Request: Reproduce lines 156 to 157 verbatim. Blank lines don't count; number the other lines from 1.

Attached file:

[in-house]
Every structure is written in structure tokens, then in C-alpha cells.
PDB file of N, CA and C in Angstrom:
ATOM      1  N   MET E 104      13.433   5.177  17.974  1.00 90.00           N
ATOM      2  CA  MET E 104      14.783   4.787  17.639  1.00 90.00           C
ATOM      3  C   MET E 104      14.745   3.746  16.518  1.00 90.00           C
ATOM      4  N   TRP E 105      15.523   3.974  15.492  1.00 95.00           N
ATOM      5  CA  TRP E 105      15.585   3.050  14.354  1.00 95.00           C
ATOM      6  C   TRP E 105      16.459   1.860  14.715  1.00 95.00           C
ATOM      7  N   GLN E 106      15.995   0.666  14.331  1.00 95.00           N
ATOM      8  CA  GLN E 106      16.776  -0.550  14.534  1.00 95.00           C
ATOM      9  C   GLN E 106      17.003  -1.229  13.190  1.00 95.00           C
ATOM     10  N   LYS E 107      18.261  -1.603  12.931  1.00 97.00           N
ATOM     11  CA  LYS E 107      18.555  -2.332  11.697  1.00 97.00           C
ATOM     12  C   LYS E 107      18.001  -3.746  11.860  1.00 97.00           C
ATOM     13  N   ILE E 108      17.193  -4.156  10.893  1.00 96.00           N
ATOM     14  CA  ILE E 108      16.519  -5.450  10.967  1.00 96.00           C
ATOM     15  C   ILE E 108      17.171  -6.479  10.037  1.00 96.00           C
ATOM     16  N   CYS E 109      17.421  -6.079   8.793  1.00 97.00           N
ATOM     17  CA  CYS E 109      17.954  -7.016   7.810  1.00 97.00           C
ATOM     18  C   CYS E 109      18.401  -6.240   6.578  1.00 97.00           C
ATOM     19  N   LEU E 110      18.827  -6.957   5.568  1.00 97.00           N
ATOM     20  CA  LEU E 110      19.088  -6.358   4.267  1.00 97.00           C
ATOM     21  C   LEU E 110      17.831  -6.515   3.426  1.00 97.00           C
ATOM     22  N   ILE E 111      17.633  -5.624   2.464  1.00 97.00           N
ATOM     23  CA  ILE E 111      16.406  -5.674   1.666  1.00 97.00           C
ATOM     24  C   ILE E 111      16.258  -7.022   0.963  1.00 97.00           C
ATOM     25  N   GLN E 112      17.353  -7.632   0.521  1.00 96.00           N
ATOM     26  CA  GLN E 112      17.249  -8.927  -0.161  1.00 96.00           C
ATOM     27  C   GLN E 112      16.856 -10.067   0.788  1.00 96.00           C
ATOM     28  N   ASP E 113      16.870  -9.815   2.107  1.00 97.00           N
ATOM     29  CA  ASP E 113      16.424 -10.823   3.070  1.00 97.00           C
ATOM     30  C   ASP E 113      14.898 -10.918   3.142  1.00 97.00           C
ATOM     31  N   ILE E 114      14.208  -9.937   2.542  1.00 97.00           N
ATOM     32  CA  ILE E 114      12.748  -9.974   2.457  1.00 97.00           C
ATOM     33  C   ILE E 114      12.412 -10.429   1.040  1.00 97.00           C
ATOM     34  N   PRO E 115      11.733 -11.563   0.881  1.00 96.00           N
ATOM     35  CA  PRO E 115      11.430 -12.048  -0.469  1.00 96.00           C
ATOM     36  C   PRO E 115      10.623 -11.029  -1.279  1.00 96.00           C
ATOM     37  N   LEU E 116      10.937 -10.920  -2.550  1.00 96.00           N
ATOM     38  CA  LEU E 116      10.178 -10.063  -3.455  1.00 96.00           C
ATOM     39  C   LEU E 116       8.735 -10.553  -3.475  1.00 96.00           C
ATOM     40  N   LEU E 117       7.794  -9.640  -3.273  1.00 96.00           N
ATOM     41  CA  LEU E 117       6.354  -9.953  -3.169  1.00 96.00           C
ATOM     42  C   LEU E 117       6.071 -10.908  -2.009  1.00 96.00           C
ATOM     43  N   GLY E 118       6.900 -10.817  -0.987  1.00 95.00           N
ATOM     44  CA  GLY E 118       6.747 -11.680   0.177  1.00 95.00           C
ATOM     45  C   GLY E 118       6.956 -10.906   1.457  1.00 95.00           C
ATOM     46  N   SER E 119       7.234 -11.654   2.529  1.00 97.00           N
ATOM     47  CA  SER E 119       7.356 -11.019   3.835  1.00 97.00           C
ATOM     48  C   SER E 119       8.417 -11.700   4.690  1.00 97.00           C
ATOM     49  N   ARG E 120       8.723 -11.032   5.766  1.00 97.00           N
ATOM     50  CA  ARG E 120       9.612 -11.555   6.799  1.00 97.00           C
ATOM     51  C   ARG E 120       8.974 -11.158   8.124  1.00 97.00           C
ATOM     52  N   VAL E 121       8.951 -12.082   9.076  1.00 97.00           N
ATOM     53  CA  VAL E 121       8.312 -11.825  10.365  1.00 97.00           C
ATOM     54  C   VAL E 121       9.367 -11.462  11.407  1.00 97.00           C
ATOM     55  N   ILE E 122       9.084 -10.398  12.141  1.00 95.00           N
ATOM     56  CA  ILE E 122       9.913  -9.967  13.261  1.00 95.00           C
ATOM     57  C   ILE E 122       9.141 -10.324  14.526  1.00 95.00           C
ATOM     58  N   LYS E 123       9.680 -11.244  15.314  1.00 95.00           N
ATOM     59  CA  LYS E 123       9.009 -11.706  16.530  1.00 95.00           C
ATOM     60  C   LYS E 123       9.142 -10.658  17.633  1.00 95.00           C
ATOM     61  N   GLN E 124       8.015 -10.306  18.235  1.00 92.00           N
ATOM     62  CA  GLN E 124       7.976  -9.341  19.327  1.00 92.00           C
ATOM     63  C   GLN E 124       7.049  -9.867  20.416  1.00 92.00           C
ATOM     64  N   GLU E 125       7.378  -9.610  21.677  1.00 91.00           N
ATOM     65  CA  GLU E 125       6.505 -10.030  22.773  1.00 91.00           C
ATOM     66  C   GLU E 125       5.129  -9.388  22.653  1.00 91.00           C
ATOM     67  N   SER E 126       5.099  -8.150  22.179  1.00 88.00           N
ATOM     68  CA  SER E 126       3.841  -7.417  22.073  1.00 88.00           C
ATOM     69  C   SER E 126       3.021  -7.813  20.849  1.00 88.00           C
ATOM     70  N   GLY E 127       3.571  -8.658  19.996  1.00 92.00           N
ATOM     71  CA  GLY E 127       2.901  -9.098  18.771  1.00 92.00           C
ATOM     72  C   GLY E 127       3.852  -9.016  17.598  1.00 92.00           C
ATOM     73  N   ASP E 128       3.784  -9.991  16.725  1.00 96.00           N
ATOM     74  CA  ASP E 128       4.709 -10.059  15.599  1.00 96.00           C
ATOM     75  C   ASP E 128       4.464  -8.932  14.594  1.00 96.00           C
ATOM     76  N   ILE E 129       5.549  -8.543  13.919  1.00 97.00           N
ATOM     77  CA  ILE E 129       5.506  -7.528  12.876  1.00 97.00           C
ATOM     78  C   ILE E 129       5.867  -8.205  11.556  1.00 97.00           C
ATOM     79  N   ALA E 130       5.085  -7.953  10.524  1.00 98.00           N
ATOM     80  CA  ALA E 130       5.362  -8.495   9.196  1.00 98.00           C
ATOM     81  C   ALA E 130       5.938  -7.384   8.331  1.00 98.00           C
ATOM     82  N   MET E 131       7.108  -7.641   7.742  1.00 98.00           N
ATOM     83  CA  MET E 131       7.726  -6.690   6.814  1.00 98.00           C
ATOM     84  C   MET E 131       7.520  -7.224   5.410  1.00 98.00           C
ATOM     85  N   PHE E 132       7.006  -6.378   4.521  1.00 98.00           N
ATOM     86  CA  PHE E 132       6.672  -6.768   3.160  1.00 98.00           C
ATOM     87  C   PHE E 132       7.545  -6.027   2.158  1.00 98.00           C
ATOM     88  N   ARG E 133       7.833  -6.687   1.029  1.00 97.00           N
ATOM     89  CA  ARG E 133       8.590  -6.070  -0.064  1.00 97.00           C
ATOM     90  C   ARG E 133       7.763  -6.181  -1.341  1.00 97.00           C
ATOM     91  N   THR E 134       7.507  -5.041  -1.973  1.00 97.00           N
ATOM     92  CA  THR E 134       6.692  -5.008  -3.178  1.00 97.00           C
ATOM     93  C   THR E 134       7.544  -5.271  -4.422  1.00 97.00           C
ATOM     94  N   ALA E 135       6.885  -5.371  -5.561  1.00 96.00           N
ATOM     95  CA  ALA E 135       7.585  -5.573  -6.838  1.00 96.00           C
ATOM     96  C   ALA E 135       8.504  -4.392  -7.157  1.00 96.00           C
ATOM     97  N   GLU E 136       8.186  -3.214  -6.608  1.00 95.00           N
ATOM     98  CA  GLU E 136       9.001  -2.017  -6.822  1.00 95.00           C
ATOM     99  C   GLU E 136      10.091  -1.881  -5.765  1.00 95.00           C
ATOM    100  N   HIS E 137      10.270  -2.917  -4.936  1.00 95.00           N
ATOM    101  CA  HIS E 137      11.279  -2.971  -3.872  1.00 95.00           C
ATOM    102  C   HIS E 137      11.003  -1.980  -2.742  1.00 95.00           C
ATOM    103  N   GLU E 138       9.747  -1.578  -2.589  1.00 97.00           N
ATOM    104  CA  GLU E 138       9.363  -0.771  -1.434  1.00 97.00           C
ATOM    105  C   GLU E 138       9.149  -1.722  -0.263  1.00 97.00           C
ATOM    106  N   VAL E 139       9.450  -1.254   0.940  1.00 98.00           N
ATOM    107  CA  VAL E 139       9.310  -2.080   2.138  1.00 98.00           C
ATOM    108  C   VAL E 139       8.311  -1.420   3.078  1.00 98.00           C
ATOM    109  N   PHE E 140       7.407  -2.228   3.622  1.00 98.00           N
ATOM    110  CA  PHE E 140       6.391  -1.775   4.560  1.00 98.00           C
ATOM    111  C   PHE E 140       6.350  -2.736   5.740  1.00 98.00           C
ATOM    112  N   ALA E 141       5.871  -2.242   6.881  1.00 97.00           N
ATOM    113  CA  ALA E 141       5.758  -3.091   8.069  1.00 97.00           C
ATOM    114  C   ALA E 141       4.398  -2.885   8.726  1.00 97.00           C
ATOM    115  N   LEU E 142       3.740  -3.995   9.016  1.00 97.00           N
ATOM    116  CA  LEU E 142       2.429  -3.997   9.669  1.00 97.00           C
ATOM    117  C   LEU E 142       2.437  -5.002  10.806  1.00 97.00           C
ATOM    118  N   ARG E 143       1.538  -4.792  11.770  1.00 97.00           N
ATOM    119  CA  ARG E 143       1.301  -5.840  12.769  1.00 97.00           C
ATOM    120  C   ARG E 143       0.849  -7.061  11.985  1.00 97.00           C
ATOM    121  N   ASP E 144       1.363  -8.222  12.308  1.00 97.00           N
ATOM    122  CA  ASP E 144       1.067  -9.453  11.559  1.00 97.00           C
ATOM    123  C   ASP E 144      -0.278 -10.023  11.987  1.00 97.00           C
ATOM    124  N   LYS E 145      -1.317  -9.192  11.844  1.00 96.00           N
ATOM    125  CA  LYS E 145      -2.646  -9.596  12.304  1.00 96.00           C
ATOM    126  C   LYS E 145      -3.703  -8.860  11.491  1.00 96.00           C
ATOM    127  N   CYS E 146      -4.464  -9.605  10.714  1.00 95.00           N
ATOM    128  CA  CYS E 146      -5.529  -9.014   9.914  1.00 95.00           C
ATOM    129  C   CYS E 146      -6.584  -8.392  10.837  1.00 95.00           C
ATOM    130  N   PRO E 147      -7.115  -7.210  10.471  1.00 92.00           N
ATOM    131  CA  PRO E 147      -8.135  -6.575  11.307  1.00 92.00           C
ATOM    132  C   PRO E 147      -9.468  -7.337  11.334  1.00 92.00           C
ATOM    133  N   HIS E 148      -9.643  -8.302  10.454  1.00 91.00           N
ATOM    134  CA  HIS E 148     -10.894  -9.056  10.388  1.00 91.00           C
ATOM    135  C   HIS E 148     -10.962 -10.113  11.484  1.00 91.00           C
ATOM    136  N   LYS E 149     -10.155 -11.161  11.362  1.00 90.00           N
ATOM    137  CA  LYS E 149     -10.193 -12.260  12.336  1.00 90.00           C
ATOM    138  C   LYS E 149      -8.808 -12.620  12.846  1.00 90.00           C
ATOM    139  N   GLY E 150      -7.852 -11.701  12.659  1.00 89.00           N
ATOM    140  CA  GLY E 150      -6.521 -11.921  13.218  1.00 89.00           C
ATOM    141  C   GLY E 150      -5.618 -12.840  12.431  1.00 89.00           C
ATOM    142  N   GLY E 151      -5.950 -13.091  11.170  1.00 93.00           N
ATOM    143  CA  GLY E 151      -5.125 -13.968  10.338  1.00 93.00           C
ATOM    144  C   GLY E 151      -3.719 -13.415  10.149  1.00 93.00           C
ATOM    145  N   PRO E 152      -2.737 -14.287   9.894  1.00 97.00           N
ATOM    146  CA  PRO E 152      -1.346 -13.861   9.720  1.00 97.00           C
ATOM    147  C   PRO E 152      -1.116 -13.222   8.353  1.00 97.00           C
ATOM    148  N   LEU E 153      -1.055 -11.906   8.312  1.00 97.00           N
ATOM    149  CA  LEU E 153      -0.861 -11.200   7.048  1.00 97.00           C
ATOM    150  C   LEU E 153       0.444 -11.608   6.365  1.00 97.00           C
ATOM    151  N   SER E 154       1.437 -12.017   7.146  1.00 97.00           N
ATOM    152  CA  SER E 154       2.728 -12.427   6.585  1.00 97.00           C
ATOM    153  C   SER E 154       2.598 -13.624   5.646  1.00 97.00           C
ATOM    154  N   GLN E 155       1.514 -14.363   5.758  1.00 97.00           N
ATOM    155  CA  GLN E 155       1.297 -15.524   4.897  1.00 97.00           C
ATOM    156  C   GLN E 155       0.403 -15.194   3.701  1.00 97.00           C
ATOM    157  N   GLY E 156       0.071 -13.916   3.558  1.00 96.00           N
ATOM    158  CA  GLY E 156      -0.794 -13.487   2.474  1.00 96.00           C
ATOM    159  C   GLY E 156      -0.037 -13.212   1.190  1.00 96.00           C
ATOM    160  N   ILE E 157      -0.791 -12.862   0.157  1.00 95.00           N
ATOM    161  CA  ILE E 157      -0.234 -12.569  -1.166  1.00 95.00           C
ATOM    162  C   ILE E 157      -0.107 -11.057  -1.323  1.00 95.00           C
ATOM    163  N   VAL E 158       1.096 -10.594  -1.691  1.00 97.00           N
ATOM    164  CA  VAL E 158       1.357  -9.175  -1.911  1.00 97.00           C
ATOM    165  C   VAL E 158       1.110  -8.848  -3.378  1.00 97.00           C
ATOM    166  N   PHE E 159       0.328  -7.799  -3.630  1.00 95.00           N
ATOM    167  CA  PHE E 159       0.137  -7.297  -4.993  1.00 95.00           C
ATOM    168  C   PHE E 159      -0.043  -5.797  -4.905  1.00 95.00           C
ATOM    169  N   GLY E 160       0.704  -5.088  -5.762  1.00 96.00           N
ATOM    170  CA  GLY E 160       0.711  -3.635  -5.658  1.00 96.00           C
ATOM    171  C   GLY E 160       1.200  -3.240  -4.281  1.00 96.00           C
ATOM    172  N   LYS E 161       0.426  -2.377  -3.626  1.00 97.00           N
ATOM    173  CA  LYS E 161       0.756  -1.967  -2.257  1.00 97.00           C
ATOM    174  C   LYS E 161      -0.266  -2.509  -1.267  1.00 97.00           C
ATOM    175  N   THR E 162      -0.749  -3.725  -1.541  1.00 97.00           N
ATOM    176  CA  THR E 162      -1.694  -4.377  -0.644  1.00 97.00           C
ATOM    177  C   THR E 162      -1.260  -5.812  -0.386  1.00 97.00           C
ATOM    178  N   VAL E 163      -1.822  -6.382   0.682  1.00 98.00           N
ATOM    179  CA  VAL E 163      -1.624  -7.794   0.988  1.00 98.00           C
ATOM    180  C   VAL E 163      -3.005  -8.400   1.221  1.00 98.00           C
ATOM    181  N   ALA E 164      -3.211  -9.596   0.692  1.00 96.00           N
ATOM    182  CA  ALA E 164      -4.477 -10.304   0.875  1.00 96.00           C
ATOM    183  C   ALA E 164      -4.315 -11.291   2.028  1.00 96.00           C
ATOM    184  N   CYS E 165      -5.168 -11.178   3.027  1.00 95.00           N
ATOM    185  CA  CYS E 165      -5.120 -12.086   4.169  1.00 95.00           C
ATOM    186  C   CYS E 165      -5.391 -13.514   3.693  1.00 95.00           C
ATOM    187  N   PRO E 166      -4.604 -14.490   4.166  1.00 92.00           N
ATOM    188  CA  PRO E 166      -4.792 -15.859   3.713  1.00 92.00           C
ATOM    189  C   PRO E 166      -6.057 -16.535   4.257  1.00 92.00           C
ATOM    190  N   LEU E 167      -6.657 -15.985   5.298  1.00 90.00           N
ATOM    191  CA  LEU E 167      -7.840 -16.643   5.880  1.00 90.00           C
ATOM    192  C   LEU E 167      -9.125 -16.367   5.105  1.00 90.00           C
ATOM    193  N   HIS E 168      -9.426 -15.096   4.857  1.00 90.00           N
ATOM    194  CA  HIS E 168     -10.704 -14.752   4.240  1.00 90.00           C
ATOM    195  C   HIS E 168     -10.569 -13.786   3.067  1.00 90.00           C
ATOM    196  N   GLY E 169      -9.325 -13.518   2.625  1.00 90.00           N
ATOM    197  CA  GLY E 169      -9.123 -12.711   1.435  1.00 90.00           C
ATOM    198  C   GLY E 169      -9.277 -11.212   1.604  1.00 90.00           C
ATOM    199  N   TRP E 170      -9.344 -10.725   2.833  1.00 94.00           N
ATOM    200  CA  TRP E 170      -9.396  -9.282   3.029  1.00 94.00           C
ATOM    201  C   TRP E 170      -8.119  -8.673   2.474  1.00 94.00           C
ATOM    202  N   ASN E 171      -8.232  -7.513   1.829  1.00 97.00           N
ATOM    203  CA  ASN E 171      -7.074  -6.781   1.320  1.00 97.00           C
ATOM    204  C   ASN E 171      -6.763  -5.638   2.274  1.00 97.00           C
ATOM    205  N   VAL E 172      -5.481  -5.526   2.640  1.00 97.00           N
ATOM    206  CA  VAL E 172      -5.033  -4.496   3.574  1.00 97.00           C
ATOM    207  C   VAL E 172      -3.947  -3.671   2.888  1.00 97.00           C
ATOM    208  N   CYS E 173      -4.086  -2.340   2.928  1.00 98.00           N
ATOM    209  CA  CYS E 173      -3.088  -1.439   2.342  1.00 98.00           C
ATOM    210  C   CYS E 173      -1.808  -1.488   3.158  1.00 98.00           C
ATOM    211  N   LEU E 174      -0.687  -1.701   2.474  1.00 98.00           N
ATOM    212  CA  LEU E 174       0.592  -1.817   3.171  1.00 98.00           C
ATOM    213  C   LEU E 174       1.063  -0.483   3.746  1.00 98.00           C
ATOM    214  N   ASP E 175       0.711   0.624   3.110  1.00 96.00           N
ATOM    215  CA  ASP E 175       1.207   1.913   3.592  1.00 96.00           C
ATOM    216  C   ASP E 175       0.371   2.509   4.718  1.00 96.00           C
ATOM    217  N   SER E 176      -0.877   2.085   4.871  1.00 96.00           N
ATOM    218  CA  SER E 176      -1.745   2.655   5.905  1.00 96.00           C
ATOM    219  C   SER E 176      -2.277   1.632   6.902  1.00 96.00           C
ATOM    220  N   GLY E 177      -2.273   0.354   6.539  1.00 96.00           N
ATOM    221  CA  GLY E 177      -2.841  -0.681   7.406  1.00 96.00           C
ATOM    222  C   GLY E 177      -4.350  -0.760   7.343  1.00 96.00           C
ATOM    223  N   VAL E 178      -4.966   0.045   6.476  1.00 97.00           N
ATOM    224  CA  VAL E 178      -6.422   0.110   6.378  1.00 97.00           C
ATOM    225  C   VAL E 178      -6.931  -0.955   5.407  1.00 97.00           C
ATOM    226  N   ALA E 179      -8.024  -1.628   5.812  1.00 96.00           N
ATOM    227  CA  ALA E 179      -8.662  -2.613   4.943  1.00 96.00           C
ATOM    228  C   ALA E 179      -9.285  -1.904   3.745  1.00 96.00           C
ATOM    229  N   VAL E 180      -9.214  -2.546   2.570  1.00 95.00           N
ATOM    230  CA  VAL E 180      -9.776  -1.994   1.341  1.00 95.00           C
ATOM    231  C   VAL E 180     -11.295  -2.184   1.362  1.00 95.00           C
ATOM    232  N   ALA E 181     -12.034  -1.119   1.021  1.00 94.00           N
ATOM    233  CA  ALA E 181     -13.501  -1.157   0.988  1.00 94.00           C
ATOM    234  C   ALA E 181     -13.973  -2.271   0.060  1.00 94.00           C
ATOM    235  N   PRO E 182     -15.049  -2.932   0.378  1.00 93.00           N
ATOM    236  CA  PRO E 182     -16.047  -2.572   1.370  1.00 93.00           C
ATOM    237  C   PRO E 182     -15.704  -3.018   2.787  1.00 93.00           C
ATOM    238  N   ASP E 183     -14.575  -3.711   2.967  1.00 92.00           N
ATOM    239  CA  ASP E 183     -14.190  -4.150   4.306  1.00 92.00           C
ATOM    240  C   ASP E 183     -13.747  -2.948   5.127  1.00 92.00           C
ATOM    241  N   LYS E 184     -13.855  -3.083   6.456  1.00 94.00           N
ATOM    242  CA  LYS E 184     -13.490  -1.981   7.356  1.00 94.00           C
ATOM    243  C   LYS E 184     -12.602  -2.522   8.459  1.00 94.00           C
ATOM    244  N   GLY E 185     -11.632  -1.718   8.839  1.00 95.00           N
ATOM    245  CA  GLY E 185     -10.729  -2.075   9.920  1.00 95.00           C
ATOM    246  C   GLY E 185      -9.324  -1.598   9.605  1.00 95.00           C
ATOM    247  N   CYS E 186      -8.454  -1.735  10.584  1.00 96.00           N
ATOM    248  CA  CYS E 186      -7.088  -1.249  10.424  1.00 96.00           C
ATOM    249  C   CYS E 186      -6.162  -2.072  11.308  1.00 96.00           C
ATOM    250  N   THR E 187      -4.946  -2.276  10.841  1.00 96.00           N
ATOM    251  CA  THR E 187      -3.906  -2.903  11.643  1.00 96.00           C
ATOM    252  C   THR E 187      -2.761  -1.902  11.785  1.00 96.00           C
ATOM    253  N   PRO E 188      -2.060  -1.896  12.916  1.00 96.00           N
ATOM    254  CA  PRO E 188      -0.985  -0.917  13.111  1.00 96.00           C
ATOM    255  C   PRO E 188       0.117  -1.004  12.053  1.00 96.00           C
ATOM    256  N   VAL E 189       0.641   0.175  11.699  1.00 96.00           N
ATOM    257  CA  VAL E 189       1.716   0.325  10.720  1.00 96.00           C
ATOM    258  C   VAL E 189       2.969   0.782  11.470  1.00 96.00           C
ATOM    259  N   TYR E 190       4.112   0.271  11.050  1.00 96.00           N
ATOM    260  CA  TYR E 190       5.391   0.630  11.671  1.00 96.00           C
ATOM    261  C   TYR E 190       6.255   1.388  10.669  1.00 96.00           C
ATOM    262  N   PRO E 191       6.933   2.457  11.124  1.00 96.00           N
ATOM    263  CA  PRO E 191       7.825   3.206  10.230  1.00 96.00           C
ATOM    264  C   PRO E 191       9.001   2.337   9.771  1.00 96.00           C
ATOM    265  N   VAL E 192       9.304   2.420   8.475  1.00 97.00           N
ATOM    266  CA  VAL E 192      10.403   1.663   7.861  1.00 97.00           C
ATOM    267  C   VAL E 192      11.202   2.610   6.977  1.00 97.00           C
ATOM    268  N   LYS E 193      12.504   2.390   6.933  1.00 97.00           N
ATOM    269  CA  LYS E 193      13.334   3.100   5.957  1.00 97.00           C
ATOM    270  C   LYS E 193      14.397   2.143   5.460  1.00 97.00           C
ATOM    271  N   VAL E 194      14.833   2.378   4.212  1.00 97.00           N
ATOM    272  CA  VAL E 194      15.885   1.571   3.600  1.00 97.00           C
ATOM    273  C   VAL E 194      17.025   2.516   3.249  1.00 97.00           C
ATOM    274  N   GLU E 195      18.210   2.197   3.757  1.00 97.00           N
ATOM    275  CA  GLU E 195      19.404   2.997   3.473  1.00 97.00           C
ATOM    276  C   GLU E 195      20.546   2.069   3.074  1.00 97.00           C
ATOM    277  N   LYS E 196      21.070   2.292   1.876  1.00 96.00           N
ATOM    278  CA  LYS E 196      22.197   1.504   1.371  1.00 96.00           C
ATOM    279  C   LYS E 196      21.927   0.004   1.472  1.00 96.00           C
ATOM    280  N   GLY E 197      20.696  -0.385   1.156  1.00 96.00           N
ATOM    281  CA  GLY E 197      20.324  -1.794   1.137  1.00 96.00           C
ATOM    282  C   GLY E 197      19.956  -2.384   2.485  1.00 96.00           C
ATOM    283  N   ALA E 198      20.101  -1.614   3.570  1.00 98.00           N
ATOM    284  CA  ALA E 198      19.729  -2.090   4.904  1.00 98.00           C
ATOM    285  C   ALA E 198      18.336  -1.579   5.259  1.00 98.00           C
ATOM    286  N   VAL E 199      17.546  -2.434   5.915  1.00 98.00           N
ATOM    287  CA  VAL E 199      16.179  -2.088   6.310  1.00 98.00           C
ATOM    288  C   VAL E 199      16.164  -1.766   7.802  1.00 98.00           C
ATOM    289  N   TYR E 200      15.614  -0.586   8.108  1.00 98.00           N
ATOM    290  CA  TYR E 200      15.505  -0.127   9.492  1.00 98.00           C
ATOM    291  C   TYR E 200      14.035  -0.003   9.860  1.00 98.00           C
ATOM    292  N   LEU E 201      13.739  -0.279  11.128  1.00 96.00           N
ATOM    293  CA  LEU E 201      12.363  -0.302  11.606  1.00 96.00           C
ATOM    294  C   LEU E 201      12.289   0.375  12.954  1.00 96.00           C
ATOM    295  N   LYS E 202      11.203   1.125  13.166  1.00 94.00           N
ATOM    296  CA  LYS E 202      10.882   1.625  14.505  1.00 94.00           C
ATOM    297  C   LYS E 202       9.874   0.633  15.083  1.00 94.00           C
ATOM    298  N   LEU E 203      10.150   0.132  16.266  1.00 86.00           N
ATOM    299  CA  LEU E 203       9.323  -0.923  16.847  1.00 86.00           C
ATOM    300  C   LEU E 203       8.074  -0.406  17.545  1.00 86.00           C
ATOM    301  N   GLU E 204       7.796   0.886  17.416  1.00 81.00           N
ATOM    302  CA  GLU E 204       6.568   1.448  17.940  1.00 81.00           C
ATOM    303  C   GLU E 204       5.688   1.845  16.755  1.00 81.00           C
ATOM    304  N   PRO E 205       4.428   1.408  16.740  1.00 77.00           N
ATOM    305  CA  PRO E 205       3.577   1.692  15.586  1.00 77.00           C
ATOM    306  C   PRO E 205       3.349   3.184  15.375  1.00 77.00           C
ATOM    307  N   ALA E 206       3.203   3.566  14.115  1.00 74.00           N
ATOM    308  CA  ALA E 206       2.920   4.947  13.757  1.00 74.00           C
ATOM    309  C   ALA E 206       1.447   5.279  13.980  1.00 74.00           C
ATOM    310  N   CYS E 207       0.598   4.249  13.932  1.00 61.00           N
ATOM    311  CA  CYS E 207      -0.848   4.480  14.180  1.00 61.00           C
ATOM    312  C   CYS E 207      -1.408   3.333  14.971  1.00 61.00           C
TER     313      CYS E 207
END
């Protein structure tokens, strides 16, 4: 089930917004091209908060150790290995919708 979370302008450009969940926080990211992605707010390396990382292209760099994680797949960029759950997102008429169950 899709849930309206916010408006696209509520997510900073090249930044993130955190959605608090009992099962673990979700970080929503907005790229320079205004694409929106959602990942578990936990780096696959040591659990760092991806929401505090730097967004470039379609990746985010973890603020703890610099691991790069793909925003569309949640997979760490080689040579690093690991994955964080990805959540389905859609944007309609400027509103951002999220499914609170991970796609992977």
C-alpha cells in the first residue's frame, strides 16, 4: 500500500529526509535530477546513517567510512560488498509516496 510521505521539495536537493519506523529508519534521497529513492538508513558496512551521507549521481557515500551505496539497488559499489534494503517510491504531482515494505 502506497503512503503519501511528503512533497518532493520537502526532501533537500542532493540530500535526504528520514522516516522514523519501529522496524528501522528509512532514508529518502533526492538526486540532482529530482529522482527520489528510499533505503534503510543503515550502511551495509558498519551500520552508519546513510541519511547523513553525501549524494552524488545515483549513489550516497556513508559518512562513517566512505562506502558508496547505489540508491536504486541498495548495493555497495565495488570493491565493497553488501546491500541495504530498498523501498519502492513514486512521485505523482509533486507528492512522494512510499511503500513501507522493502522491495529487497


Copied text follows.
ATOM    153  C   SER E 154       2.598 -13.624   5.646  1.00 97.00           C
ATOM    154  N   GLN E 155       1.514 -14.363   5.758  1.00 97.00           N